What Darwin and Turing had both discovered, in their different ways, was the existence of competence without comprehension. This inverted the deeply plausible assumption that comprehension is in fact the source of all advanced competence. Why, after all, do we insist on sending our children to school, and why do we frown on the old-fashioned methods of rote learning? We expect our children’s growing competence to flow from their growing comprehension. The motto of modern education might be: “Comprehend in order to be competent.
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It turns out that both exercise and computer use each have protective effects - but the two together are even better.
In addition to exercise and good nutrition for the aging brain, using the computer to keep your mind active could prevent mild cognitive impairment (MCI). This form of cognitive decline falls in between normal age-related memory problems and the beginnings of Alzheimer’s disease.
It’s long been thought that how a word sounds — its very phonemes — can be related in some ways to what that word means. But language is no longer solely oral. Much of our word production happens not in our throats and mouths but on our keyboards. Could that process shape a word’s meaning as well?
That’s the contention of an intriguing new paper by linguists Kyle Jasmin and Daniel Casasanto. They argue that because of the QWERTY keyboard’s asymmetrical shape (more letters on the left than the right), words dominated by right-side letters “acquire more positive valences” — that is to say, they become more likable. Their argument is that because its easier for your fingers to find the correct letters for typing right-side dominated words, the words subtly gain favor in your mind.Read more. [Image: Wikimedia Commons]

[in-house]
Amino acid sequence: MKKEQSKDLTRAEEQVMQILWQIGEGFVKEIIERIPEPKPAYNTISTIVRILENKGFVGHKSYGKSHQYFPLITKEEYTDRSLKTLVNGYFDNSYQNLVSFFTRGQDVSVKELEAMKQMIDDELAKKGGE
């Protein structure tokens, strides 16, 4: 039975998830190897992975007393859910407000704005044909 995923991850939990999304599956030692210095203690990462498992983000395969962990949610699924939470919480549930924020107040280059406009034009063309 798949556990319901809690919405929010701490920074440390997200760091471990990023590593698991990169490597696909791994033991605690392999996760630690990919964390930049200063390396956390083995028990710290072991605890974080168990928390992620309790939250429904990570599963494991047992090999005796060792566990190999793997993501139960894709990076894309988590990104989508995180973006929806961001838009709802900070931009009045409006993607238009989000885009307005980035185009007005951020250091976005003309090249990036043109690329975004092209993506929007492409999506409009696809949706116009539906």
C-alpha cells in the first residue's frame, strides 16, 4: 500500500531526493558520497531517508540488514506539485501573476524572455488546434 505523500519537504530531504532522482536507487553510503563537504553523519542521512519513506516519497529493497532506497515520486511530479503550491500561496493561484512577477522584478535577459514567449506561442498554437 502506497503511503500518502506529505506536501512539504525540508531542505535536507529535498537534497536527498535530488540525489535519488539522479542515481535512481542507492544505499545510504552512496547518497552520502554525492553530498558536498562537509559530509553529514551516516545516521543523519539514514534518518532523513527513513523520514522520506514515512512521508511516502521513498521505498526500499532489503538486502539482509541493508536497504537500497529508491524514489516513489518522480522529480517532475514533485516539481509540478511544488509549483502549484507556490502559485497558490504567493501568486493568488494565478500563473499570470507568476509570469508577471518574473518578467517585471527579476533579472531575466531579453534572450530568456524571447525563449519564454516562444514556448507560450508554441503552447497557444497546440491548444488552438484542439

At today’s Apple event, CEO Tim Cook showed this slide, which we have borrowed from The Verge’s excellent liveblog. It shows that Apple has shipped more iPads than its competitors have shipped computers. And that was before Apple announced the new and improved iPad.
Cook devoted the beginning of the event to talking about Apple’s vision of a “post-PC” world, one in which your primary computer doesn’t have a mouse or a keyboard. This chart shows the success of that vision.
“…nor does anyone in our organization have any appreciable knowledge.”
This is a stop-motion animation about new ideas in mainframe computing, using wooden blocks and hand-made drawings on construction paper to illustrate the ideas. With an acoustic guitar soundtrack, this is an interesting period piece using folk-revival style graphics and music to describe technological advances that had their initial primary applications in the Cold War military industry.
Read more at The Atlantic